Hate crimes are rising within our own borders, and at the same time memories of the Nazi atrocities are fading. All this as the last living survivors, now in their eighties and nineties, have such a short time left to share first-hand accounts of how national policies of xenophobia, hate and intolerance affected them personally.
Trudie Strobel is a child survivor of the Holocaust who wanted to forget. For many years she refused to talk about her experiences as a prisoner of the Nazis. But the silence caught up with her and eventually pushed her into a crippling depression.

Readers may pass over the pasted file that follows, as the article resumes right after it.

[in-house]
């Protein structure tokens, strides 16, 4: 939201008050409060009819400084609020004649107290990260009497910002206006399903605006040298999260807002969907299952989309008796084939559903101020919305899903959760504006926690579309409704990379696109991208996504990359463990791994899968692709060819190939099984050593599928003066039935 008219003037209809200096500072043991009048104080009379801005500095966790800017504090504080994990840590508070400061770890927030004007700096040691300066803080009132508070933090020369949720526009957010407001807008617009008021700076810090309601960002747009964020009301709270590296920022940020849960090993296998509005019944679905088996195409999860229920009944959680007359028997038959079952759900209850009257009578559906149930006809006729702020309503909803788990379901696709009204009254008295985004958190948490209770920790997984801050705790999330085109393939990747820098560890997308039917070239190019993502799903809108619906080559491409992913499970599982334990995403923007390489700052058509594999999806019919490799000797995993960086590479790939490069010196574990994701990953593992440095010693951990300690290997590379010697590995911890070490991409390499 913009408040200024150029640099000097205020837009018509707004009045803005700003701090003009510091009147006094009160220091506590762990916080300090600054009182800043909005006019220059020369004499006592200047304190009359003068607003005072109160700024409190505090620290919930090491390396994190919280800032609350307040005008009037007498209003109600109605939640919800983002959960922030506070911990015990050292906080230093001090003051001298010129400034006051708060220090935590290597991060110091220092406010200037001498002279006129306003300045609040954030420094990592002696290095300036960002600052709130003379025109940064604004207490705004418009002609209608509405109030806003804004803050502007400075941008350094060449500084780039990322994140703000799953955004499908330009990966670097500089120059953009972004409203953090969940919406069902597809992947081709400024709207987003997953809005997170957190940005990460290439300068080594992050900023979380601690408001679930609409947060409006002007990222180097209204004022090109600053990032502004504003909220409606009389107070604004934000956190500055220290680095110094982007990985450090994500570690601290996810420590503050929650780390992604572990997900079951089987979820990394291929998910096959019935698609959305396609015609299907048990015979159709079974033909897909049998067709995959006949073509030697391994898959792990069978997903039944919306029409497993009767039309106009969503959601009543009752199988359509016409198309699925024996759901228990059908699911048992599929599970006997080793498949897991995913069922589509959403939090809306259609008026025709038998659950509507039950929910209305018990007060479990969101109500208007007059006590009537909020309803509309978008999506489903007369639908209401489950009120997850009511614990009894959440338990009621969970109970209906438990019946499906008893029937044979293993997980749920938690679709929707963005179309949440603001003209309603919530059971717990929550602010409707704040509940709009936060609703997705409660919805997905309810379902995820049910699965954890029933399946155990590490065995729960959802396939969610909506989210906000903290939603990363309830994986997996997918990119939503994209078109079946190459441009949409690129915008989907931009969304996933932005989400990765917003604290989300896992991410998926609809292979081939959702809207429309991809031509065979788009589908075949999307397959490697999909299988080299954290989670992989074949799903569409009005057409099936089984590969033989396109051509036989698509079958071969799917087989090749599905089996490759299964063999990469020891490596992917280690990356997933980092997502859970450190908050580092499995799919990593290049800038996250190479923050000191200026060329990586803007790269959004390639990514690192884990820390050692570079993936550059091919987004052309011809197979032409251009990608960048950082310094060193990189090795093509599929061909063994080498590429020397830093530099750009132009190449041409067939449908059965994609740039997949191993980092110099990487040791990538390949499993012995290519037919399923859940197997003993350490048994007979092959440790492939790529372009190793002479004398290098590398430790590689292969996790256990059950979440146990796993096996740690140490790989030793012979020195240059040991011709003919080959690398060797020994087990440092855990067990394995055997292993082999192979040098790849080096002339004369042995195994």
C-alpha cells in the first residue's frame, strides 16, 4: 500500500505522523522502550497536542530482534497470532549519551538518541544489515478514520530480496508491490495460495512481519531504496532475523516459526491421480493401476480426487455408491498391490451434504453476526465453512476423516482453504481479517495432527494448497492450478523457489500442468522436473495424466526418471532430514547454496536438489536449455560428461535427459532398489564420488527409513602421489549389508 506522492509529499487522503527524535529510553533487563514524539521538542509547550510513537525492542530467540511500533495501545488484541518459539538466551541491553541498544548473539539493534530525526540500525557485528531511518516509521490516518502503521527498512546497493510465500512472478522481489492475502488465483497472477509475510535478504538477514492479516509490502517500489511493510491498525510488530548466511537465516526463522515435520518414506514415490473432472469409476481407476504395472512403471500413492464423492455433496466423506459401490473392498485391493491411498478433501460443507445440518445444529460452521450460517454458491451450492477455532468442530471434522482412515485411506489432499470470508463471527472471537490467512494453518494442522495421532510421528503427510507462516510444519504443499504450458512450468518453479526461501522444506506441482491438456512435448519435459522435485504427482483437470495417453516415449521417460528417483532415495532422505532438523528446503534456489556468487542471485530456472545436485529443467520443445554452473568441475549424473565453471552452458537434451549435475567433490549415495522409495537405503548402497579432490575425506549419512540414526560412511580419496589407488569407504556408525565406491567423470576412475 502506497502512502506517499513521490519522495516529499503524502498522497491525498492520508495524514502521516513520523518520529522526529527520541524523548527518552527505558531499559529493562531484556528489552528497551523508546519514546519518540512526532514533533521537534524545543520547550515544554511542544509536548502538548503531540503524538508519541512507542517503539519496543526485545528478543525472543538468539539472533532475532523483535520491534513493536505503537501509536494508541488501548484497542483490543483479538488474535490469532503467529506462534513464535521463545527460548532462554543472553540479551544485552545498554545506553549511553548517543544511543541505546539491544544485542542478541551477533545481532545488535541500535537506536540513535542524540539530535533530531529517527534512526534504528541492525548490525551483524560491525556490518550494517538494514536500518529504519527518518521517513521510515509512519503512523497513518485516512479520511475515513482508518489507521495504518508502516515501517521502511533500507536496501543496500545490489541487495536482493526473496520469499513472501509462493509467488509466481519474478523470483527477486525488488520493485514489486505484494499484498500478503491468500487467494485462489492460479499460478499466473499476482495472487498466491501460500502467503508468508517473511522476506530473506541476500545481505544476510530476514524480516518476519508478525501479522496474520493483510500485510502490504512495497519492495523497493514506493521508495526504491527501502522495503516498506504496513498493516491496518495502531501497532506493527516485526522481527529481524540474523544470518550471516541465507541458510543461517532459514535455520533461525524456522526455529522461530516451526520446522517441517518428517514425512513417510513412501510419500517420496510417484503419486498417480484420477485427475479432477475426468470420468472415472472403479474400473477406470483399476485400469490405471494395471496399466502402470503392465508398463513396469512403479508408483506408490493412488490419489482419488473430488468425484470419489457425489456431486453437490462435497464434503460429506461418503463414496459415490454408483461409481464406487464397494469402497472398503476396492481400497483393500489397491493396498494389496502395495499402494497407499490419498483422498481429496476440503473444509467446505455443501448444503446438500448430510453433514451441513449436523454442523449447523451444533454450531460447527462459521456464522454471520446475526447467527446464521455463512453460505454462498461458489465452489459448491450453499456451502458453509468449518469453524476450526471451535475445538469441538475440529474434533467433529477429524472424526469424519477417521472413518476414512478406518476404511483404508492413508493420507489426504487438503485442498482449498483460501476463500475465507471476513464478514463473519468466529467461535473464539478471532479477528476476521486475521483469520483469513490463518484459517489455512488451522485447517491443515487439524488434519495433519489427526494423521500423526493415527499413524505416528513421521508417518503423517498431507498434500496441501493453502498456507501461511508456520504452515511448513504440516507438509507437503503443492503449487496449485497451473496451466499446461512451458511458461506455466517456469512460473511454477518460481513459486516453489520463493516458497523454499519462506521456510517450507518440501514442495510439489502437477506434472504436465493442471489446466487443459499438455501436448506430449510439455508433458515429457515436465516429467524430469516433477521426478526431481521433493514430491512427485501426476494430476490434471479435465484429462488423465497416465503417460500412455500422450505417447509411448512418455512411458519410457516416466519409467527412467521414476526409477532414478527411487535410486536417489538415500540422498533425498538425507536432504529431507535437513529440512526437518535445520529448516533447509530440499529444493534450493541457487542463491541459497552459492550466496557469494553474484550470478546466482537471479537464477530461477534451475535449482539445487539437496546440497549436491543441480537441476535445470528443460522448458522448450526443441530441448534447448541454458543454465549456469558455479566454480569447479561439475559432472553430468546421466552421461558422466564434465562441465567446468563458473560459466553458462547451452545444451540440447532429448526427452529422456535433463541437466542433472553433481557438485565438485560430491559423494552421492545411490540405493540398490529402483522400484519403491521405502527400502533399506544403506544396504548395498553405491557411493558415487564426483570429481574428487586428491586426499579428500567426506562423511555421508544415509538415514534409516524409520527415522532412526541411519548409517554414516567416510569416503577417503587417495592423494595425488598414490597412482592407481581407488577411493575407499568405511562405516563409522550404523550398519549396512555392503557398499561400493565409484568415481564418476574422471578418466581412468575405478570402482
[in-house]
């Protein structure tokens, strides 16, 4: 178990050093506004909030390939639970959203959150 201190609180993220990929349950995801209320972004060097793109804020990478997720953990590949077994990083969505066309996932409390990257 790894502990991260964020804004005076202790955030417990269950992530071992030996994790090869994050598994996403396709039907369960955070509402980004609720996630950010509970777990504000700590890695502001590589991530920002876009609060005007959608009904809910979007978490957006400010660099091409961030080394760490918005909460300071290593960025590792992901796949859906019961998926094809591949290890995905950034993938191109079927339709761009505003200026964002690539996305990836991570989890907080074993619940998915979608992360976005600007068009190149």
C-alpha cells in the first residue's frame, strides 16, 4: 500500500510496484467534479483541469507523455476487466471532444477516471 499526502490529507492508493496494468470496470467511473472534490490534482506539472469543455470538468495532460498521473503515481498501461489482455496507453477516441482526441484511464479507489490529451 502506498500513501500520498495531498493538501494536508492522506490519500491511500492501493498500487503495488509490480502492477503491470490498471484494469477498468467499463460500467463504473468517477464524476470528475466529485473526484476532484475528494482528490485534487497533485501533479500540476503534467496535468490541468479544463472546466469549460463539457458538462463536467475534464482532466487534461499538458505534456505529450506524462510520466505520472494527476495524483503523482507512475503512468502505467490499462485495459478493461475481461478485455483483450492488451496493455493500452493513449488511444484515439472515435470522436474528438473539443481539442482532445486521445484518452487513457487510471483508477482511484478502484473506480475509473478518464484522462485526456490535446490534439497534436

Stitching coats for the Nazis had enabled Trudie’s mother to save both of their lives in the camps and stitching would go on to save Trudie again as she began to tell her story in needle and thread.
What began as a healing exercise to help her work through the trauma of her past, evolved into breathtaking works of tapestry that tell not only her story but also the history of the Jewish people.
Strand by strand, bead by bead, Trudie told her stories: Rabbis digging their own graves; the barbed wire that she thought she might never see the other side of; her Papa doll, the only tie to her father who had already been taken, torn from her hand by a Nazi solder.
Trudie's tapestry work is a gift to us and to future generations, and her work is a testament to the healing powers of art and a cautionary reminder of the cost of silence.
-- MAYA SAVIN MILLER